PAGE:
Some of us are old enough to remember when video was an exciting new tool for researchers in the social sciences, particularly in the area of social interaction, and especially where the interactions were largely non-verbal. Because it allows a repeated review of the same visual sequence, you are enabled to see the fine-grained elements of these interactions, and their complexity.
I can recollect sitting with a PhD student who was researching mother– baby interaction, focusing on the analysis of sequences of mutual imitation – one of the earliest forms of communication. The student played through an edited section of the tape several times; at first I couldn't 'see' what was going on. But gradually, and then quite clearly, I did.
There is, of course, a big difference in the communicative capacity of a sixmonth-old baby with its mother, and two adults in an interview situation. But non-verbal aspects of communication between people who are talking to each other are an important, because qualifying, aspect of the meaning of what is being said.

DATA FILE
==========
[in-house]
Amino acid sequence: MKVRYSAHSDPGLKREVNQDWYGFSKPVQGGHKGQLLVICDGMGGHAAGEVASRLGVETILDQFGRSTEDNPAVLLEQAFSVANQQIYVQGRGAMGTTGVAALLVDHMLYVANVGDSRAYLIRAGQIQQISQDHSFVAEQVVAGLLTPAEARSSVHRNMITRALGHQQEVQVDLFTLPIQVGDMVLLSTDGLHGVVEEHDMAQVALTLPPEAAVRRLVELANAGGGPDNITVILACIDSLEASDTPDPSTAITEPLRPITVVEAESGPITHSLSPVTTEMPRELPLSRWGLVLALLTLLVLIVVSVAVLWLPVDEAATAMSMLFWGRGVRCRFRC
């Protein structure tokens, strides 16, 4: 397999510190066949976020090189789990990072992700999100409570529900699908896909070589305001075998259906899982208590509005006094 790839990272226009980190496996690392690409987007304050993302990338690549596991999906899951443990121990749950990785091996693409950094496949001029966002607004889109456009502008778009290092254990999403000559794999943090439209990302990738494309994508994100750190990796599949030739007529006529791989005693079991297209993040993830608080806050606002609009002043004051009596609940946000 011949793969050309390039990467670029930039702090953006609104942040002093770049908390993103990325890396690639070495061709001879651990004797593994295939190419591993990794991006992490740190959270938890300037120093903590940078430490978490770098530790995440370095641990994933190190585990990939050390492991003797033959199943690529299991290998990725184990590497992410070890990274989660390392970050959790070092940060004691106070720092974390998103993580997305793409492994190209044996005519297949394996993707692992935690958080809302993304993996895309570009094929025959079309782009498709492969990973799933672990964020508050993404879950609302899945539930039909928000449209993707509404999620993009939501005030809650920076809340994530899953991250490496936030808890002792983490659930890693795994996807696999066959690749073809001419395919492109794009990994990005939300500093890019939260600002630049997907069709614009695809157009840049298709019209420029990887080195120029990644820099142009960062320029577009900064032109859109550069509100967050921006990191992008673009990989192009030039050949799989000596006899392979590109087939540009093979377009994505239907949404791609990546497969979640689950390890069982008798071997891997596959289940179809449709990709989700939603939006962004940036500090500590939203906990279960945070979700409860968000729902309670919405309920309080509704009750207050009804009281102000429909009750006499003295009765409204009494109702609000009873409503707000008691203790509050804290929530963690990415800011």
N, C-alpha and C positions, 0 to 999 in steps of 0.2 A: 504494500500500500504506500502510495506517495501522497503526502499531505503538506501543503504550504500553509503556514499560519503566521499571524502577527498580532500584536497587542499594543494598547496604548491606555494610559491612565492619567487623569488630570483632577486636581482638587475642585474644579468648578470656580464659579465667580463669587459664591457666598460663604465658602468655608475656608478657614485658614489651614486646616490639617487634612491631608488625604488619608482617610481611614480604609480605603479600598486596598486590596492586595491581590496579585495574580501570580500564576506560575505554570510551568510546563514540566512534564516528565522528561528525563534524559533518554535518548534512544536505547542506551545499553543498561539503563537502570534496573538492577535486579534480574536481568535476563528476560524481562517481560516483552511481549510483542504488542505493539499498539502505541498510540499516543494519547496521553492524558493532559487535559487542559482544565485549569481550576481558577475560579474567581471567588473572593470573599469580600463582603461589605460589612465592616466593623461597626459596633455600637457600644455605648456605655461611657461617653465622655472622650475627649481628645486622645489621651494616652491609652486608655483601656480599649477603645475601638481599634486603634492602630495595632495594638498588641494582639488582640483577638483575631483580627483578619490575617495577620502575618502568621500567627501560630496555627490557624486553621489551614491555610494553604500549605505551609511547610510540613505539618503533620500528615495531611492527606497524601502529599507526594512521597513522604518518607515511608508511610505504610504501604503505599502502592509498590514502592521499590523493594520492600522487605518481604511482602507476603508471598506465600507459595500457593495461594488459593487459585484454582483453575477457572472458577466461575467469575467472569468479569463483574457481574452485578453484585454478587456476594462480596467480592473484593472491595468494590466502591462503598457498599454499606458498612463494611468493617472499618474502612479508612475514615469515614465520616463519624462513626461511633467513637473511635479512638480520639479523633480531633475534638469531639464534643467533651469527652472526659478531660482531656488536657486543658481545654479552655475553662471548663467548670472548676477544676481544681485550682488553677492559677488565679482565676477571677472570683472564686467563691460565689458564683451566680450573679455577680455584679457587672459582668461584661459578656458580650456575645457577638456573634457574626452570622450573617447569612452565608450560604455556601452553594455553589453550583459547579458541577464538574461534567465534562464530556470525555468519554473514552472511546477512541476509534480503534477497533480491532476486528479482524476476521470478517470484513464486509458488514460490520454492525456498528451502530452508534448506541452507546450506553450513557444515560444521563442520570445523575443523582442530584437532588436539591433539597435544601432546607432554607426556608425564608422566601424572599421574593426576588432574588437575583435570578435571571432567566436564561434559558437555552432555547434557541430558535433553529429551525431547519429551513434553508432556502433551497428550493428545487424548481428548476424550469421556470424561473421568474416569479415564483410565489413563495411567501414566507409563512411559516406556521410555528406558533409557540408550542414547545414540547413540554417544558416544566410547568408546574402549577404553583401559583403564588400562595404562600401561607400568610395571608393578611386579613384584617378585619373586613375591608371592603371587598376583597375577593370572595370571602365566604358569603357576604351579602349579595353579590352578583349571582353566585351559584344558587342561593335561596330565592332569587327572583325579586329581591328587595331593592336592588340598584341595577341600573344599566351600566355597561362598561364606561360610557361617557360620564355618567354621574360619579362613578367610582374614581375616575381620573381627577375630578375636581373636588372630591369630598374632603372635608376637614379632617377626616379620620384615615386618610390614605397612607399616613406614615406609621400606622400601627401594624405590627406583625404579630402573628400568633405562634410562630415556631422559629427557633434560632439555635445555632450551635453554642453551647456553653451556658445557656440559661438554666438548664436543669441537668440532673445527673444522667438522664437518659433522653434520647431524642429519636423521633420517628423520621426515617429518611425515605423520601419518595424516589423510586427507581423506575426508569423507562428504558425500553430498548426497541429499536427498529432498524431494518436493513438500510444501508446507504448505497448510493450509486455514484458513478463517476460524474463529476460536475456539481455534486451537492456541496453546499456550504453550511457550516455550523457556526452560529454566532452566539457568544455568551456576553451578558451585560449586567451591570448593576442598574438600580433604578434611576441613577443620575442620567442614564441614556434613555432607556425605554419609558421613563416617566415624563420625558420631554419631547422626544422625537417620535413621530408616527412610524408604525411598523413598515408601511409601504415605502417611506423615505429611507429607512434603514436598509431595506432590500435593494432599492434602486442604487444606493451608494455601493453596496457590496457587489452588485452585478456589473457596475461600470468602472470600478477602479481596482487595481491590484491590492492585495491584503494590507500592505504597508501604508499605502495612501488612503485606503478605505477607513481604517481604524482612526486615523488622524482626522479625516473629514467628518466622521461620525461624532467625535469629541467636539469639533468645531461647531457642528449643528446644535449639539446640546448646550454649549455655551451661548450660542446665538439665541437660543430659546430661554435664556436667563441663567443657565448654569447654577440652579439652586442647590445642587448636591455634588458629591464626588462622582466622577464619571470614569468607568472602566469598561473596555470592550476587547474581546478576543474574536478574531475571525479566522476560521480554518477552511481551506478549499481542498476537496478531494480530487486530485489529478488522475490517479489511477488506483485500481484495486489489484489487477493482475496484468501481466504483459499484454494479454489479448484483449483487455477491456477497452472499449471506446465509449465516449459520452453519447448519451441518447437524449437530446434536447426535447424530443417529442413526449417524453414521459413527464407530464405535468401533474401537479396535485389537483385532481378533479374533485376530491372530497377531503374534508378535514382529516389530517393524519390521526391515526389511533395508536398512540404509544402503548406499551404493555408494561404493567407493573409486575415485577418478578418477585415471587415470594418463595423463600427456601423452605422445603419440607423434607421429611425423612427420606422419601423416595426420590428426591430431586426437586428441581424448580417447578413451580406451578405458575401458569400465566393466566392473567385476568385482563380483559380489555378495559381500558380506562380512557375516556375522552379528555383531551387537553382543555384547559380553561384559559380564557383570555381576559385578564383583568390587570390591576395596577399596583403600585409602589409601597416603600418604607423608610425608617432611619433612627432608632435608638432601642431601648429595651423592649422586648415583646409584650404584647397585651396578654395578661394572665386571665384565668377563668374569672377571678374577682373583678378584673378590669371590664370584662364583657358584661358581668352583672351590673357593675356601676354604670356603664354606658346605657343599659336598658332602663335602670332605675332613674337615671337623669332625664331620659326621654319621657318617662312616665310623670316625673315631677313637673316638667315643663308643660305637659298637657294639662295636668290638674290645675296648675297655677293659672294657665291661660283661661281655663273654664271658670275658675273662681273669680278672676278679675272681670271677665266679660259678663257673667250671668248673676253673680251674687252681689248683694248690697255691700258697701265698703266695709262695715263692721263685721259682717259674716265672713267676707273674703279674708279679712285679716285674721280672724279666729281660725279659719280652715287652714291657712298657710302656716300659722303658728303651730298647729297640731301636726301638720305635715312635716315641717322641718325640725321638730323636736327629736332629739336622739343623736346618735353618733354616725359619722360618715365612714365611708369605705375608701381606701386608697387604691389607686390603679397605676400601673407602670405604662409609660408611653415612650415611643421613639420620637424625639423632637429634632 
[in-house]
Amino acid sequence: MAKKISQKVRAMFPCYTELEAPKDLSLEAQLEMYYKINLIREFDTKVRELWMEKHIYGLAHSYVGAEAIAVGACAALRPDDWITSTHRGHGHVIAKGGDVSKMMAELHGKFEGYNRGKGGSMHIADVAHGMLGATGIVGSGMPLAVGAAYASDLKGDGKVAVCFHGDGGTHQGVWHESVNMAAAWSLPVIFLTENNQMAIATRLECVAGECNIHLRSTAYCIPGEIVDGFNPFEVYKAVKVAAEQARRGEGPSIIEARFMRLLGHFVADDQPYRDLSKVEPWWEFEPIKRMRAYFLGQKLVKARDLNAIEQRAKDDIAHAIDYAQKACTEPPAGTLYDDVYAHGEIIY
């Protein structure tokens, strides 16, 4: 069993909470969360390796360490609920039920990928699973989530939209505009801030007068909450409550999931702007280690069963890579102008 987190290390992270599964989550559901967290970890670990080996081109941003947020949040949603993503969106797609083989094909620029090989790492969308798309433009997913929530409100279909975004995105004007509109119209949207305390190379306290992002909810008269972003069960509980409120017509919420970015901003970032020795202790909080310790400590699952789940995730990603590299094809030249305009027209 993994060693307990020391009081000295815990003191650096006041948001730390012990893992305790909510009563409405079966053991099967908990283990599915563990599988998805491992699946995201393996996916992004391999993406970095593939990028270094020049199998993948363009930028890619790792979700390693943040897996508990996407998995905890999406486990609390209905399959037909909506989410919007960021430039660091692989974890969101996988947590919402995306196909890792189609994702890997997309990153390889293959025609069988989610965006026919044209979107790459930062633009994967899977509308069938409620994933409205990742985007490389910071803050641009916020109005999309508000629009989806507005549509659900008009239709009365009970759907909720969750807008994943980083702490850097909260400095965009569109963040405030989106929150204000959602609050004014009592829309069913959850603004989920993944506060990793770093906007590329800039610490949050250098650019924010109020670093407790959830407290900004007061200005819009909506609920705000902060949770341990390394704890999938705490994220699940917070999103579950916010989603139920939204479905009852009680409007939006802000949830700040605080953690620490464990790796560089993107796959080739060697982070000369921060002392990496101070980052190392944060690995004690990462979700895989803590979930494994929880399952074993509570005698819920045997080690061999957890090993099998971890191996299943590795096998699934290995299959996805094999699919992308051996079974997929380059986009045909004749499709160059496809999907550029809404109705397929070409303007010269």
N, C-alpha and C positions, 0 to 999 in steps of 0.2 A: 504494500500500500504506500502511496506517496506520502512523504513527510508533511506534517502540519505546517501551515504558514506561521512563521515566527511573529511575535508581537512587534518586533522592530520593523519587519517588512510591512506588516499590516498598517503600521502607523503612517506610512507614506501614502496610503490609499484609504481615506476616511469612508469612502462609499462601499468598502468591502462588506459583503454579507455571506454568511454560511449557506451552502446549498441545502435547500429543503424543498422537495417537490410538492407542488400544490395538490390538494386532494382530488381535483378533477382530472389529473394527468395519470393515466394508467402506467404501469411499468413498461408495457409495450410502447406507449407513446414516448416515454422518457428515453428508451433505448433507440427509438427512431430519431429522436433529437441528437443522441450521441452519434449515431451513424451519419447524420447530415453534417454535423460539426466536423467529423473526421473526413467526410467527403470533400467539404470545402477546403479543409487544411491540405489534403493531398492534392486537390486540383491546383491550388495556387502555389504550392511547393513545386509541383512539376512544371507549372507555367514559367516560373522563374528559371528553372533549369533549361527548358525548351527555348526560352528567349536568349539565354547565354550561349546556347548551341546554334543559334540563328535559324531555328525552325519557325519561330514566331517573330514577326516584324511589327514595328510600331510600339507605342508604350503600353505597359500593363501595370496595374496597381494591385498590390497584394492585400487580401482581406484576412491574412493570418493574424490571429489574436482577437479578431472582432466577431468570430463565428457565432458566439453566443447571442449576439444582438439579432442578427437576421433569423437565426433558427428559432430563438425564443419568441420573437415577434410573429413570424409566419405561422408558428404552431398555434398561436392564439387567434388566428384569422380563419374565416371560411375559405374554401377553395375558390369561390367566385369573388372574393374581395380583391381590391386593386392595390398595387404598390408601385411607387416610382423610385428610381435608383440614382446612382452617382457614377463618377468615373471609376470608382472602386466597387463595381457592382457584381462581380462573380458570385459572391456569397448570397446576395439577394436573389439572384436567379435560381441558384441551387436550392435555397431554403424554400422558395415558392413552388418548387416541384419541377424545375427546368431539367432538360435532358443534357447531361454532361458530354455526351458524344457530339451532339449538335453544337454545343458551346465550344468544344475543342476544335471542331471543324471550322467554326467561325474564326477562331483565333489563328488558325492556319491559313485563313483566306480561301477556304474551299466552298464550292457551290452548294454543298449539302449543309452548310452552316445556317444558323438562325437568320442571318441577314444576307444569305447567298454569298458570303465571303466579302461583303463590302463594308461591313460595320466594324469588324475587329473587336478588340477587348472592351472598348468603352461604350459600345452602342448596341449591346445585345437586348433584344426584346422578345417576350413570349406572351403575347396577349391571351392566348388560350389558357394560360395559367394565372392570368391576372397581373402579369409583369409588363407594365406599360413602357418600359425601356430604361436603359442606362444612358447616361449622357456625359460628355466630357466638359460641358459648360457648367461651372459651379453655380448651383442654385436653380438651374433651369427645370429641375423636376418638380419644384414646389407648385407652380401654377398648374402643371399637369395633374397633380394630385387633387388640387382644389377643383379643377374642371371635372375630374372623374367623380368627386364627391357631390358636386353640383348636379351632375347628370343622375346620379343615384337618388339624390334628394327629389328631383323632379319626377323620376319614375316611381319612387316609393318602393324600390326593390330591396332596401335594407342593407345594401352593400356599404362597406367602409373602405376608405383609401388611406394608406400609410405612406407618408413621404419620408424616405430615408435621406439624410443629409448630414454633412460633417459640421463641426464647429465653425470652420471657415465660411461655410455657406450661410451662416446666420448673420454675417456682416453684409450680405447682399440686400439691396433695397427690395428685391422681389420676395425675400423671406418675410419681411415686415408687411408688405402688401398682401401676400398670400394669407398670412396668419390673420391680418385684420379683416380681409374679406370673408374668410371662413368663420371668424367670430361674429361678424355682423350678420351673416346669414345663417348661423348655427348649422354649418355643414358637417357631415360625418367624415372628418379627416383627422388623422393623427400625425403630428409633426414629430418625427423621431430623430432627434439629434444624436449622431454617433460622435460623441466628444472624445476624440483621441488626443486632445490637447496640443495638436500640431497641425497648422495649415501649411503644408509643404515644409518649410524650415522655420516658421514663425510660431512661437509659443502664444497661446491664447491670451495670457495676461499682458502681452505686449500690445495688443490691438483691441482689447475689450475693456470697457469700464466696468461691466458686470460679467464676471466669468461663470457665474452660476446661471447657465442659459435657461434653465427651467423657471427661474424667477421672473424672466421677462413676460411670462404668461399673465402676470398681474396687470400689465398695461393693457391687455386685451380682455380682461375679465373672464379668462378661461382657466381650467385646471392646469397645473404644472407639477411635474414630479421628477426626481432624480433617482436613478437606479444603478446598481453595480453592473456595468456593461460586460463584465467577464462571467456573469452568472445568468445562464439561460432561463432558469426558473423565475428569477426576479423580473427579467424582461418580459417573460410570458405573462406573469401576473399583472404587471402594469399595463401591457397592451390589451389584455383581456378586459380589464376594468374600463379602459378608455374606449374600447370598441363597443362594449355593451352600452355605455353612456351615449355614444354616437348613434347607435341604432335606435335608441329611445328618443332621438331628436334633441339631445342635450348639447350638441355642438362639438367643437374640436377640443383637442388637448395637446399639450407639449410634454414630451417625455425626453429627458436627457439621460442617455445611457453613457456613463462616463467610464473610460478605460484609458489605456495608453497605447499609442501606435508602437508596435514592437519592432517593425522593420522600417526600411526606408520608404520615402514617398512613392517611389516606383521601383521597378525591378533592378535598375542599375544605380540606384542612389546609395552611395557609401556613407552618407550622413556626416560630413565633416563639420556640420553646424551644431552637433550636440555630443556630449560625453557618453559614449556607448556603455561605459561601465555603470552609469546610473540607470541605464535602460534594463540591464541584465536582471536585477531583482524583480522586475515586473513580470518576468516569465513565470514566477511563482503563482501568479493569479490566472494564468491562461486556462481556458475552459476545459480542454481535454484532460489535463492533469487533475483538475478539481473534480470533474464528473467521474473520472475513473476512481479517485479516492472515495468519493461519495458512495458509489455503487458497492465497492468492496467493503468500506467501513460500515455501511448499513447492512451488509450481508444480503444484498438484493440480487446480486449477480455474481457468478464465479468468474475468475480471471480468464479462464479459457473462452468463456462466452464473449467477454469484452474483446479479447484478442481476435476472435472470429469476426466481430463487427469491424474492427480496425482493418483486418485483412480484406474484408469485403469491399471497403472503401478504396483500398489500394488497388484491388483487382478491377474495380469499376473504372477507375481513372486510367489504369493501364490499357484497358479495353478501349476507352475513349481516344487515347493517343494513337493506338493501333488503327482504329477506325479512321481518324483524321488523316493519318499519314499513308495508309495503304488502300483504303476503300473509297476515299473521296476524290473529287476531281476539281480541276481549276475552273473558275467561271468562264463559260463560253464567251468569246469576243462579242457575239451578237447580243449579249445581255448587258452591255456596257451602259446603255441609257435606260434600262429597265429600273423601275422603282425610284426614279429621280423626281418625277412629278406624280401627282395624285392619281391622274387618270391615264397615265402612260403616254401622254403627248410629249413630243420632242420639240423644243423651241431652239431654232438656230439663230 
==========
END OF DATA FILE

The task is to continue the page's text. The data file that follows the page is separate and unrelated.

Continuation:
By definition, an audio recording loses those aspects of communication which are non-verbal, which means that a layer of meaning is stripped out. But the process of transcription removes another layer: those paralinguistic features such as tone, pace and emphasis that further qualify the actual words people are using. Reading the written-word version of an interview, even when faithfully transcribed, you can sometimes feel (especially if you conducted the live interview) that it has somehow been de-natured.
What follows from this is that a video recording of an interview is the most complete account, however it is subsequently dealt with.